FinCEN understands that the costs in SAR reporting go beyond the actual cost in filing the report and include procedures in place to monitor transactions. FinCEN also understands that a majority of prepaid providers are already engaged in this monitoring. To assist small entities with compliance, FinCEN provides a SAR Reference Guide in English and eight other languages.[46]

6. Customer Identification Information Collection and Retention

The rule will require prepaid providers and sellers to implement procedures to collect and retain customer information relating to prepaid access within prepaid programs as defined by this rule. Providers of prepaid access have not previously been required to retain this information by regulation.

Similar to the discussion of AML programs above, prepaid providers are currently required to obtain and retain customer identification information through contractual obligations with the bank partners. Since the implementation of section 326 of the USA PATRIOT Act, banks have been required to obtain customer identification for each account they open. Through discussions with prepaid industry members and associations, FinCEN has determined that, to mitigate Start Printed Page 45416risks, banks have extended this customer information requirement to their prepaid provider partners through contractual obligations. Therefore, some providers of prepaid access are already obtaining and maintaining information on their customers to comply with contractual obligations. Beyond these obligations, many prepaid providers are maintaining this information to assist in their fraud monitoring and targeted marketing programs. FinCEN estimates the time required to obtain customer information under this rule at 2 minutes per prepaid access card. In our analysis of the effects of this portion of the rule under the Regulatory Flexibility Act and the Paperwork Reduction Act, we have attempted to extrapolate from available business resources and information (e.g., commercial databases, U.S. government Web sites and publications) to the available open-source data about the emerging prepaid industry. For both RFA and PRA, we sought to determine the overall impact of this portion of the rule by identifying increases to total business payroll costs.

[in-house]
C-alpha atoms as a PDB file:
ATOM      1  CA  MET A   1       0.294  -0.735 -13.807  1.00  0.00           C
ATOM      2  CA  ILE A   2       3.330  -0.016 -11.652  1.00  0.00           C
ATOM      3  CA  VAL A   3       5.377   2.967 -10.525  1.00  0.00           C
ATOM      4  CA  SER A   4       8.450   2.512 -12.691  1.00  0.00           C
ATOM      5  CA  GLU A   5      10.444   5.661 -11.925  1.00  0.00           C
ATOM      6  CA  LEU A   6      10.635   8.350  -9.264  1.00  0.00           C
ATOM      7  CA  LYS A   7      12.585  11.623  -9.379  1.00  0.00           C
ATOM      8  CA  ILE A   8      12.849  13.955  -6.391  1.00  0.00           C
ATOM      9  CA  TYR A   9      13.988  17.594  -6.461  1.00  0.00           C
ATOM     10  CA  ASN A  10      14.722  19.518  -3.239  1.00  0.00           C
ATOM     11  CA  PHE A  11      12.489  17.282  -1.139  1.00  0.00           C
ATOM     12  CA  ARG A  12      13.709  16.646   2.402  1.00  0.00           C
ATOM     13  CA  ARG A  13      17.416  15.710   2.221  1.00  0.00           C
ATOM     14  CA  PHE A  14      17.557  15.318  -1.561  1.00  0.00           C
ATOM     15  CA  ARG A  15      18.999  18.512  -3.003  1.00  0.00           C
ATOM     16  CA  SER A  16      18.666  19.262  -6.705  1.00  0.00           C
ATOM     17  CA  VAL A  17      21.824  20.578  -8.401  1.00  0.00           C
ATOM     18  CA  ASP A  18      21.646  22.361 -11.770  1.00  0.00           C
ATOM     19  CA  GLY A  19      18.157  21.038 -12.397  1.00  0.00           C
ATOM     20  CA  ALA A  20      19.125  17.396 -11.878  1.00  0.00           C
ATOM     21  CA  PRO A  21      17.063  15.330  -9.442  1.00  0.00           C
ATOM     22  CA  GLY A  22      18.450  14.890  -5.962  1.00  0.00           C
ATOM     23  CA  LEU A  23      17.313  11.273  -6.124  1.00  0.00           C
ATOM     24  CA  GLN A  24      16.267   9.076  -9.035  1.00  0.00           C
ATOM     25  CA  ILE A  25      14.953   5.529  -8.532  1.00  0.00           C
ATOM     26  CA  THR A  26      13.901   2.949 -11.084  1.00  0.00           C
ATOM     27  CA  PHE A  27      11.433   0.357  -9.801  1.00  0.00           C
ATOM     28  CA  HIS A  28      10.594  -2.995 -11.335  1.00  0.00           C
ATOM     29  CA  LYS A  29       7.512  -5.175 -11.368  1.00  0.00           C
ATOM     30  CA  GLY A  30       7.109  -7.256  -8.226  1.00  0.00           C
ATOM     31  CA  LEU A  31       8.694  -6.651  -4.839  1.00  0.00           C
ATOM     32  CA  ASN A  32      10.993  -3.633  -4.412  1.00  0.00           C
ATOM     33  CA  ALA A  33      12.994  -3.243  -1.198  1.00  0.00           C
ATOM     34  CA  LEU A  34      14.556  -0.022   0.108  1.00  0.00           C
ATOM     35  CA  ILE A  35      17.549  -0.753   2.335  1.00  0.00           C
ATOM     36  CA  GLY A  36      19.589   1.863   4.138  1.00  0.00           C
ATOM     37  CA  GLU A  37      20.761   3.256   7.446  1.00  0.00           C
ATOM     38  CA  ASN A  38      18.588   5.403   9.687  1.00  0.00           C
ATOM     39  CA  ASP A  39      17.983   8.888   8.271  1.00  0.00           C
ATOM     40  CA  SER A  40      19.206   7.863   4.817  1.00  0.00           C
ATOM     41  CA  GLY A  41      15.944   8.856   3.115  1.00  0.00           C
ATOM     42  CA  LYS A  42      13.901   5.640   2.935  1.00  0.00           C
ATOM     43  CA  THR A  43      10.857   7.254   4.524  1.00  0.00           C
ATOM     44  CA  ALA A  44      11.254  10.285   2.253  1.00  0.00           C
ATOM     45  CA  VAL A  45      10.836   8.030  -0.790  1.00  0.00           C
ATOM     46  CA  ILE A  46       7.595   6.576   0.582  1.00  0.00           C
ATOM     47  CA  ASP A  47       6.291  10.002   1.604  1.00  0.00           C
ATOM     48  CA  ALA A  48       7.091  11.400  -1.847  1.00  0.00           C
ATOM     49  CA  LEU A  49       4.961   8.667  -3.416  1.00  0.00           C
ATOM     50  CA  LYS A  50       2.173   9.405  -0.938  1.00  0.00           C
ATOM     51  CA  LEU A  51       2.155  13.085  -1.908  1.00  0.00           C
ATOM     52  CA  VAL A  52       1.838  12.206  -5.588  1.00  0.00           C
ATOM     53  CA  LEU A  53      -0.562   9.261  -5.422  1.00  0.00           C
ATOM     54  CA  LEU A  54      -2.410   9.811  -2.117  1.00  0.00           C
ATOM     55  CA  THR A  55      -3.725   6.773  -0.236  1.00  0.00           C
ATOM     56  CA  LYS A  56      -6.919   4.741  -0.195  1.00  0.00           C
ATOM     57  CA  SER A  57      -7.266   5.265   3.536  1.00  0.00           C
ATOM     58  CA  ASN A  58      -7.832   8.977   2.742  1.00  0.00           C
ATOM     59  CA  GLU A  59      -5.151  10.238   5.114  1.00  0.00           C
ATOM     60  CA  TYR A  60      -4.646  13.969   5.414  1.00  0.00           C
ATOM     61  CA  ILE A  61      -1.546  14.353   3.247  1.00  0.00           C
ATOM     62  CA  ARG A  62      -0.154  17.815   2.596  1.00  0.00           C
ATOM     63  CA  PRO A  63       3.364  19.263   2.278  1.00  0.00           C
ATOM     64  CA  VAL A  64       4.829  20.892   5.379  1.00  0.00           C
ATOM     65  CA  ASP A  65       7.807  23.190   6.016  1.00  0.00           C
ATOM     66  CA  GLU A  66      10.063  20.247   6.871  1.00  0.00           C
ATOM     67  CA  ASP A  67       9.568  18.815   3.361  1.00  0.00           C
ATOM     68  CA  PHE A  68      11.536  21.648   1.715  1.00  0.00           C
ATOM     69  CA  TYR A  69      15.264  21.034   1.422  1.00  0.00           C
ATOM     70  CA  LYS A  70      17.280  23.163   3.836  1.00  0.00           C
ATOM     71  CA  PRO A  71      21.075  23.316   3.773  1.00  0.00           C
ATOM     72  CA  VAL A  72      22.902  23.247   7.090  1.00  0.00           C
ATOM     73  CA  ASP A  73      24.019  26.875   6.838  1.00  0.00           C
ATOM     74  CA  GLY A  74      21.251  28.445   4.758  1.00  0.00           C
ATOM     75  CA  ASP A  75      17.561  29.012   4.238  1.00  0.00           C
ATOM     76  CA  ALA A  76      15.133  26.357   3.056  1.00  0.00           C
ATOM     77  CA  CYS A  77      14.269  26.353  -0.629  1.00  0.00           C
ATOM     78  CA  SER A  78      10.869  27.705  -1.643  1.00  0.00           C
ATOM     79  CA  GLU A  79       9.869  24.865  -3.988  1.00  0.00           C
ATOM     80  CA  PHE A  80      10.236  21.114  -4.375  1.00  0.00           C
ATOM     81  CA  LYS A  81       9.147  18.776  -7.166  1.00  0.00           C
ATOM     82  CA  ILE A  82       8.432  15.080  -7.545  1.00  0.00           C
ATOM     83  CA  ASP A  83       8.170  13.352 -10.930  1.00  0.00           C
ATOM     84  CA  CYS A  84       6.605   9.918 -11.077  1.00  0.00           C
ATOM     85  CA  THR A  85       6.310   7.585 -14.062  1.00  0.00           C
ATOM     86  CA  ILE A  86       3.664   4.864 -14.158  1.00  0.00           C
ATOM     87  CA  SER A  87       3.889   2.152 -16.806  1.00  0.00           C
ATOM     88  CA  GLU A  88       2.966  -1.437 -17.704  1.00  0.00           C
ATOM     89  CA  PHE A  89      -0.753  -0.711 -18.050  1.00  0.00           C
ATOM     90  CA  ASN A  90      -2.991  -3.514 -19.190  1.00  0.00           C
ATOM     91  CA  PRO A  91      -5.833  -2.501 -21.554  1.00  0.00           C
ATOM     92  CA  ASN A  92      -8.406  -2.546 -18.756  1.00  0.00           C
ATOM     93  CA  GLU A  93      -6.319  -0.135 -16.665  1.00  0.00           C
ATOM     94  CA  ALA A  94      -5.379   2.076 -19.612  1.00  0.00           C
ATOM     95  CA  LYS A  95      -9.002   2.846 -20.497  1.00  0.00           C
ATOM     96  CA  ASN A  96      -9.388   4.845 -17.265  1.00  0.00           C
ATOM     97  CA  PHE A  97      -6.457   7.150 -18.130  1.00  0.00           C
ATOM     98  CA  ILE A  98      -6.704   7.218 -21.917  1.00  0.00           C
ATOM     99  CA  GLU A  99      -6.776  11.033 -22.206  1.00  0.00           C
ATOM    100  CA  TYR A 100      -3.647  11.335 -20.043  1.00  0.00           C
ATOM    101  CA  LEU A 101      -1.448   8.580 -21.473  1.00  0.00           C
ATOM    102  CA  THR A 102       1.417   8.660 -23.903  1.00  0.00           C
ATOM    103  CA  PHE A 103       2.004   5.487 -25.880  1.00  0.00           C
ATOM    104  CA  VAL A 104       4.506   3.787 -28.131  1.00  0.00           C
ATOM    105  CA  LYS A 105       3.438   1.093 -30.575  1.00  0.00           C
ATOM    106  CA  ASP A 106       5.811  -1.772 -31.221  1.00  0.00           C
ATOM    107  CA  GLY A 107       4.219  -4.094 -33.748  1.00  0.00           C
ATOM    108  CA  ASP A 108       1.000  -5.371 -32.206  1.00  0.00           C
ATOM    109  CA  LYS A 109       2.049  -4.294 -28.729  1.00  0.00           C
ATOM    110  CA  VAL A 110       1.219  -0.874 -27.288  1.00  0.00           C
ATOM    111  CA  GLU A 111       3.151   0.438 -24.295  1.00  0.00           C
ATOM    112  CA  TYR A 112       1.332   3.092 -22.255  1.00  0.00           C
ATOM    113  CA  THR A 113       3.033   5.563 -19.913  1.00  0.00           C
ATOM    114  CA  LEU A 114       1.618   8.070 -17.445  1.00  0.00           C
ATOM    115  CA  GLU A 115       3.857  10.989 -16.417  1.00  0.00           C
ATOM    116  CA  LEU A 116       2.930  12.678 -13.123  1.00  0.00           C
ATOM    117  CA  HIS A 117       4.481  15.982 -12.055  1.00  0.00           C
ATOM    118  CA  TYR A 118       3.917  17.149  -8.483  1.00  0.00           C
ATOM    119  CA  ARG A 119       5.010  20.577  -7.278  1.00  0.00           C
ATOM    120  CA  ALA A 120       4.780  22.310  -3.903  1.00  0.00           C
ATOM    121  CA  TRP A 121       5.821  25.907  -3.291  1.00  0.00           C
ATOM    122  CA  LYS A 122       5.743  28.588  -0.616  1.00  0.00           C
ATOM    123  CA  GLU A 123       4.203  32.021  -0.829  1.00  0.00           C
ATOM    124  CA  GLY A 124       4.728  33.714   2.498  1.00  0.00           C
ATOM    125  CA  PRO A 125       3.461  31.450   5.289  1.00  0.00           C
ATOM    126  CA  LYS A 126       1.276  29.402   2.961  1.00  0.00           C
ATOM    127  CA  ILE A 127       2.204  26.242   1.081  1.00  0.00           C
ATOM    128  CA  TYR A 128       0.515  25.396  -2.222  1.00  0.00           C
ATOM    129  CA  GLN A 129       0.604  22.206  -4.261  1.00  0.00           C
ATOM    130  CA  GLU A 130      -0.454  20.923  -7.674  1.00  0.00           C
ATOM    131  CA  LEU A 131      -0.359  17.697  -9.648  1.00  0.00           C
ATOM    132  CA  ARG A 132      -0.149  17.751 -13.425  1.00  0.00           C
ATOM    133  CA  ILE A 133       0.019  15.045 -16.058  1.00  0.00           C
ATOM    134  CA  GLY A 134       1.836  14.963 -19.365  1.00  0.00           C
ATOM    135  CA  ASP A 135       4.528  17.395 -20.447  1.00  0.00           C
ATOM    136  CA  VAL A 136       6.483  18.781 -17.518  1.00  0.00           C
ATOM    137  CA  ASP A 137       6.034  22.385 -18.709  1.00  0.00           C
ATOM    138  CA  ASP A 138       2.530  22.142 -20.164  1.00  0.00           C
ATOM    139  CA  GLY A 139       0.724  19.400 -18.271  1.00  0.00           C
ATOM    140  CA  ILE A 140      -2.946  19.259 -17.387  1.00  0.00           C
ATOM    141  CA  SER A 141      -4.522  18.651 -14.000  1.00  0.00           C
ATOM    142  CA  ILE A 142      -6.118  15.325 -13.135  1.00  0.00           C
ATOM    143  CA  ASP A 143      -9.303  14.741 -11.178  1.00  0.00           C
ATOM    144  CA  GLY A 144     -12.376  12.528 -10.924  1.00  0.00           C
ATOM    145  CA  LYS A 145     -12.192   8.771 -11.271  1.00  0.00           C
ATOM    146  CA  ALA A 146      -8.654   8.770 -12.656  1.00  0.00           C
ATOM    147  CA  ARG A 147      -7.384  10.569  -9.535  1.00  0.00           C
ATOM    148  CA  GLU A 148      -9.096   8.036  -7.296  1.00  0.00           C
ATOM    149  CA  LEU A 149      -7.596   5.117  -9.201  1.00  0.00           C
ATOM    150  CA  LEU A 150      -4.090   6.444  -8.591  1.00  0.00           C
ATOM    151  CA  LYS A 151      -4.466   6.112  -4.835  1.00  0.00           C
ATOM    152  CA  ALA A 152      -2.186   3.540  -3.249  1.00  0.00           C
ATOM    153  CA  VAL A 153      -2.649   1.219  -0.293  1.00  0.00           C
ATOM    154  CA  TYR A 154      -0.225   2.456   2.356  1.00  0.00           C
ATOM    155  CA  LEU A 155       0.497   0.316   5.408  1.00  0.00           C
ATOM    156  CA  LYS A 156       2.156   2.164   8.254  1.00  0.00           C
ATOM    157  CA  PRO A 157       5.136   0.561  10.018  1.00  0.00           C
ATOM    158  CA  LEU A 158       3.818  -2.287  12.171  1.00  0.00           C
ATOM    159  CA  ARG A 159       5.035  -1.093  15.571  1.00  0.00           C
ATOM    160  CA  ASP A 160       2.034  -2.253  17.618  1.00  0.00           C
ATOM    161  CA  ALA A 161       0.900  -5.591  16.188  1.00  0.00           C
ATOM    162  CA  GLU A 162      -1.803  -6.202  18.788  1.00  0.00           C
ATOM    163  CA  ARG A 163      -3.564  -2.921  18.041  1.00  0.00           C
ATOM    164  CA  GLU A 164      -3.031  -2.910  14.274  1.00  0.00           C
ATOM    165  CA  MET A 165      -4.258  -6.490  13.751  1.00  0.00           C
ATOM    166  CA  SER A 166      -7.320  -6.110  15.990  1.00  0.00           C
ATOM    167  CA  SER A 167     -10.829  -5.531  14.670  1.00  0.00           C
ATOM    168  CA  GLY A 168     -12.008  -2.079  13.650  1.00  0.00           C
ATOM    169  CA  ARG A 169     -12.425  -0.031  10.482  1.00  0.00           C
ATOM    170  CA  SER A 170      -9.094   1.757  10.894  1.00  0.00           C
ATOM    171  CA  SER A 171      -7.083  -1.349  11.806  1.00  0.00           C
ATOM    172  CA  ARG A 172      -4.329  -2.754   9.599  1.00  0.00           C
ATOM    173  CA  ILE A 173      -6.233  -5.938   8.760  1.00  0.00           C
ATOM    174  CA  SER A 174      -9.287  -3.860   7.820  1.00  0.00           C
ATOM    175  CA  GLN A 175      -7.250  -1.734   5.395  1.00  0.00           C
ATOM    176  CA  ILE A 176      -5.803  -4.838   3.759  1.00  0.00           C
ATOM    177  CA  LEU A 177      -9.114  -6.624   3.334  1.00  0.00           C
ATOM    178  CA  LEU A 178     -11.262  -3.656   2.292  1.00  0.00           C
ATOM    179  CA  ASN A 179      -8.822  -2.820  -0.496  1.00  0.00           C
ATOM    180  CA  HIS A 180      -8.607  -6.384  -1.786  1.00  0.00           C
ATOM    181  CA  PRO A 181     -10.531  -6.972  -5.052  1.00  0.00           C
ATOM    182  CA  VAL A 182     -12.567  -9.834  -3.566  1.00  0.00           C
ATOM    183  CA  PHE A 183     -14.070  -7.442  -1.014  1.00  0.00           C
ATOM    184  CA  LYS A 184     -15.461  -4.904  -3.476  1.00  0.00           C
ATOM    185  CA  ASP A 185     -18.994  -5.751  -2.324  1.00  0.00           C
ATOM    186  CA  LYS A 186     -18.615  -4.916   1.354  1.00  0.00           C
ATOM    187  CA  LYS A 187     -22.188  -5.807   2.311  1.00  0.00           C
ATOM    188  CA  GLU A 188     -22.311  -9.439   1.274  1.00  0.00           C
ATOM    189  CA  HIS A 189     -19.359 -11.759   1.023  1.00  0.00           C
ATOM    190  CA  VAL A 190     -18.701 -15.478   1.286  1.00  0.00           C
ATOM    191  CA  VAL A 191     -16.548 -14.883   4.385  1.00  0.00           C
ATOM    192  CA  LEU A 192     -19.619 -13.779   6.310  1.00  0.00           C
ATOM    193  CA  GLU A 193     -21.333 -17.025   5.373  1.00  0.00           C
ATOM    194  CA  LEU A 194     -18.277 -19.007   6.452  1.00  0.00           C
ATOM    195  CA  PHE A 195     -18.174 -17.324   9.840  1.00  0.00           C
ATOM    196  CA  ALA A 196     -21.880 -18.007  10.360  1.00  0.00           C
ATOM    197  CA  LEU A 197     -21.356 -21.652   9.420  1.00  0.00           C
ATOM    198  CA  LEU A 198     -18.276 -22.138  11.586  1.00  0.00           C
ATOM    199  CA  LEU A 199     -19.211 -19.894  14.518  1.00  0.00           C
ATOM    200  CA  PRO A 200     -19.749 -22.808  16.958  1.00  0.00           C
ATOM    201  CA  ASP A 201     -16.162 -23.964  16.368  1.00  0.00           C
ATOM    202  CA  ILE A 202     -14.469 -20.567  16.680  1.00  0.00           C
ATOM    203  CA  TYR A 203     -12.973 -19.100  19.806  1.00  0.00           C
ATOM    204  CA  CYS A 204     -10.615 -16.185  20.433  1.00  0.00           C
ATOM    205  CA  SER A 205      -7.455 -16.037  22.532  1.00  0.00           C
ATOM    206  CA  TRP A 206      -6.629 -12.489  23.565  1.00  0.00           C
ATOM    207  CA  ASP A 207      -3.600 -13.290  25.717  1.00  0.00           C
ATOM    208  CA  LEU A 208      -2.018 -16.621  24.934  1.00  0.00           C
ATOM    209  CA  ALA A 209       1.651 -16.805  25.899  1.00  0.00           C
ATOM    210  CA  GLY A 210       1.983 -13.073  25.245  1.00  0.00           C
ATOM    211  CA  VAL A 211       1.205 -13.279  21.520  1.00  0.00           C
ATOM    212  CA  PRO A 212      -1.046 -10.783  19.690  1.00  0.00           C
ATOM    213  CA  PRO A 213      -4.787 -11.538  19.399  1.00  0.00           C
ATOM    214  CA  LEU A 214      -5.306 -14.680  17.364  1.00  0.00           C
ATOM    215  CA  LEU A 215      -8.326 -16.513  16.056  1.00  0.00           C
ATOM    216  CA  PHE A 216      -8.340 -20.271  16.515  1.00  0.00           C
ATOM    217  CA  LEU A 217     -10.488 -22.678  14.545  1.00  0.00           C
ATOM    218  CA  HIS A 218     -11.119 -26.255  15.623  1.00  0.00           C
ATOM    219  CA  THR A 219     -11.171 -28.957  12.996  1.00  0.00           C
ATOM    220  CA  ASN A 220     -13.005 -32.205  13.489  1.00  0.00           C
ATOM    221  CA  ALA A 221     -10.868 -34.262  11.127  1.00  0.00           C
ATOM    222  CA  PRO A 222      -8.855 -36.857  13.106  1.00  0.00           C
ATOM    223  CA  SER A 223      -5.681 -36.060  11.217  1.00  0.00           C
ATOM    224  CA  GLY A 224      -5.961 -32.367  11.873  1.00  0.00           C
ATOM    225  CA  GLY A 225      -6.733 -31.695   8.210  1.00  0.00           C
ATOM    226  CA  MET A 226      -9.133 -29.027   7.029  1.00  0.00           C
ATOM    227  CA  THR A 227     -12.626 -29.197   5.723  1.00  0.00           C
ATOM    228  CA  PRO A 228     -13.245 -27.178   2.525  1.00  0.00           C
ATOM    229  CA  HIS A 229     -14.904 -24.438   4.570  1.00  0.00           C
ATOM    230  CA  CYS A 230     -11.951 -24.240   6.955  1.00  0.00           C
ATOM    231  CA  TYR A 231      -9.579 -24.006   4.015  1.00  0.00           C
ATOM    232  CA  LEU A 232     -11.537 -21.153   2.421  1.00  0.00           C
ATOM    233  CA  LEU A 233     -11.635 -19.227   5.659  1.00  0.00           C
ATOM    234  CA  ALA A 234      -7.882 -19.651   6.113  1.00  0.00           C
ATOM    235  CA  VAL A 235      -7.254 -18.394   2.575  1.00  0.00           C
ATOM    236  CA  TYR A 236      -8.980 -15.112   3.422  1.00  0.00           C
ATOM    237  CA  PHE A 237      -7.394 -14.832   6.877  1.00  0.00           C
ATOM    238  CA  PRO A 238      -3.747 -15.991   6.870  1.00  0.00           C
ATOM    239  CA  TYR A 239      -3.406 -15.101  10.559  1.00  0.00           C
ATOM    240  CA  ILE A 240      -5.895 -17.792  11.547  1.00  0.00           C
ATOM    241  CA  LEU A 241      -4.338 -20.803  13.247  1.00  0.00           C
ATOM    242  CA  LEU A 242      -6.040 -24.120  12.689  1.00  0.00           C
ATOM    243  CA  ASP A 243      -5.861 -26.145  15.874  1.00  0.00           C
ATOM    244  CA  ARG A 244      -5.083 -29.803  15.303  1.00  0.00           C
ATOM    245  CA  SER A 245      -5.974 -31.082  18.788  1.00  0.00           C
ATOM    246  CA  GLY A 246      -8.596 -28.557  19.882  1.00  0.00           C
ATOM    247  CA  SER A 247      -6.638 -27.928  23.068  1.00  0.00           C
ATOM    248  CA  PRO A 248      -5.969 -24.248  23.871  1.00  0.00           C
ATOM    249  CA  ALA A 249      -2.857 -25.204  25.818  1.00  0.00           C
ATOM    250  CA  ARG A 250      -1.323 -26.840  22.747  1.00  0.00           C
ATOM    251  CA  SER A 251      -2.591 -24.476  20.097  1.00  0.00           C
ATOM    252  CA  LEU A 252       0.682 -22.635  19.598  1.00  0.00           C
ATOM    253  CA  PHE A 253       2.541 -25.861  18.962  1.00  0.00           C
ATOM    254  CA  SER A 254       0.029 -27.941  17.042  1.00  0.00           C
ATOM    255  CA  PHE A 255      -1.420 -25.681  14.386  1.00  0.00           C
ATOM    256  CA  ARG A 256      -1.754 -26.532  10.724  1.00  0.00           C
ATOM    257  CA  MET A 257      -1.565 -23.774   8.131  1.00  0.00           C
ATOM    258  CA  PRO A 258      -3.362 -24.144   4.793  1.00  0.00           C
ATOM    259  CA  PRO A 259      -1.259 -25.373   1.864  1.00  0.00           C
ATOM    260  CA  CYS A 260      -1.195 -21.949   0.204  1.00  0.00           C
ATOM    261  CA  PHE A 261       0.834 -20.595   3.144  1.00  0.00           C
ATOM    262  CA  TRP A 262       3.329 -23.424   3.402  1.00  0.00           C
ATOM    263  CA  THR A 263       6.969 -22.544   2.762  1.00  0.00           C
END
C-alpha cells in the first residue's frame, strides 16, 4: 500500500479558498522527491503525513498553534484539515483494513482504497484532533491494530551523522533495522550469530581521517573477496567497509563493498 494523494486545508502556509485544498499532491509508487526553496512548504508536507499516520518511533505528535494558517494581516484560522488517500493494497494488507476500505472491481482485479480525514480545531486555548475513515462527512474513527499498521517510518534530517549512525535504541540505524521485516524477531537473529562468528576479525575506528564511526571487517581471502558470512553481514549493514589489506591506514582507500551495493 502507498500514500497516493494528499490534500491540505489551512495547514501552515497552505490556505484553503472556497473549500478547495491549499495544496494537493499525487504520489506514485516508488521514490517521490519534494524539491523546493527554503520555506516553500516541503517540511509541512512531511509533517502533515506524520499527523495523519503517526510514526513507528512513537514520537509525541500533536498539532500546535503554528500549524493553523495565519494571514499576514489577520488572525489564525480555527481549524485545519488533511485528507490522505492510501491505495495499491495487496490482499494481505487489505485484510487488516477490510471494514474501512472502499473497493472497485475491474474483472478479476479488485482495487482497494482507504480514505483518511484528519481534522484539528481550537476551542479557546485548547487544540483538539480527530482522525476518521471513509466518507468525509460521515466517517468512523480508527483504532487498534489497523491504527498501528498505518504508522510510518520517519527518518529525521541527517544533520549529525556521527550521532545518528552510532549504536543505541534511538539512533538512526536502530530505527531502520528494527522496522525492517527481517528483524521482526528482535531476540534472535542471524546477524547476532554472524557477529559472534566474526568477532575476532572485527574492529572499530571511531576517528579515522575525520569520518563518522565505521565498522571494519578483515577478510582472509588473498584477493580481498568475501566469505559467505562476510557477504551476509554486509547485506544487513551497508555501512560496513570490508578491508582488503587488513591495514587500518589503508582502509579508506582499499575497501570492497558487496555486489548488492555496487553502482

As explained previously under this section, in footnote #50, we have calculated that each prepaid card generates approximately $450 in annual revenue to a prepaid provider. Using the most applicable NAICS category, and the identification of $7 million or less in annual revenue as the Small Business Administration's definition of a “small business” for this category, we have arrived at a determination of a very modest projected impact on annual company payroll.

We applied the two minute time allotment per prepaid access card, described above, to the number of prepaid cards issued annually by a small business prepaid provider (15,000), to arrive at a total time value of 30,000 minutes (or 500 hours). Since we have previously stated that we believe the average lifespan of a prepaid card to be three years, we divided the total by 3, and multiplied using the $25 average hourly wage of a compliance officer (see footnote #43) to calculate a total annual impact on company payroll of $4,100. This figure represents an impact of only .2 percent of the average annual payroll of $1.8 million for entities under this NAICS category.

For comparative purposes, we also applied the same analysis to entities generating only $100,000 in annual revenue, considered by the SBA to be the minimum level of a “small business” within this NAICS category. Small businesses at this revenue level would issue approximately 220 cards per year. Applying the same assumptions for revenue level per card, hourly salary for compliance personnel and lifespan of a card, the calculations (using average annual payroll of $64,000 for these entities within the NAICS category 522320) results in an increase of 2 hours (or $50 annually) for a very marginal effect on total annual company payroll of .07 percent.

7. Transaction Records Generated in the Ordinary Course of Business

The rule will require providers of prepaid access to retain transaction specific records generated in the ordinary course of business. Currently, providers are not required to maintain these records under the BSA. However, for transactions processed through a point-of-sale system or other access gateway, the Electronic Funds Transfer Act requires the retention of this information for a period of two years.[47] FinCEN will extend this retention to a period of five years to be commensurate with other BSA record retention obligations. In its PRA statement, FinCEN estimates that the annual impact of this requirement is 16 hours per recordkeeper. FinCEN has determined that for those entities with annual revenue close to $7,000,000, this requirement will increase costs to payroll by .02%. For those entities with annual revenue of $100,000, this requirement will increase costs to payroll by .6%.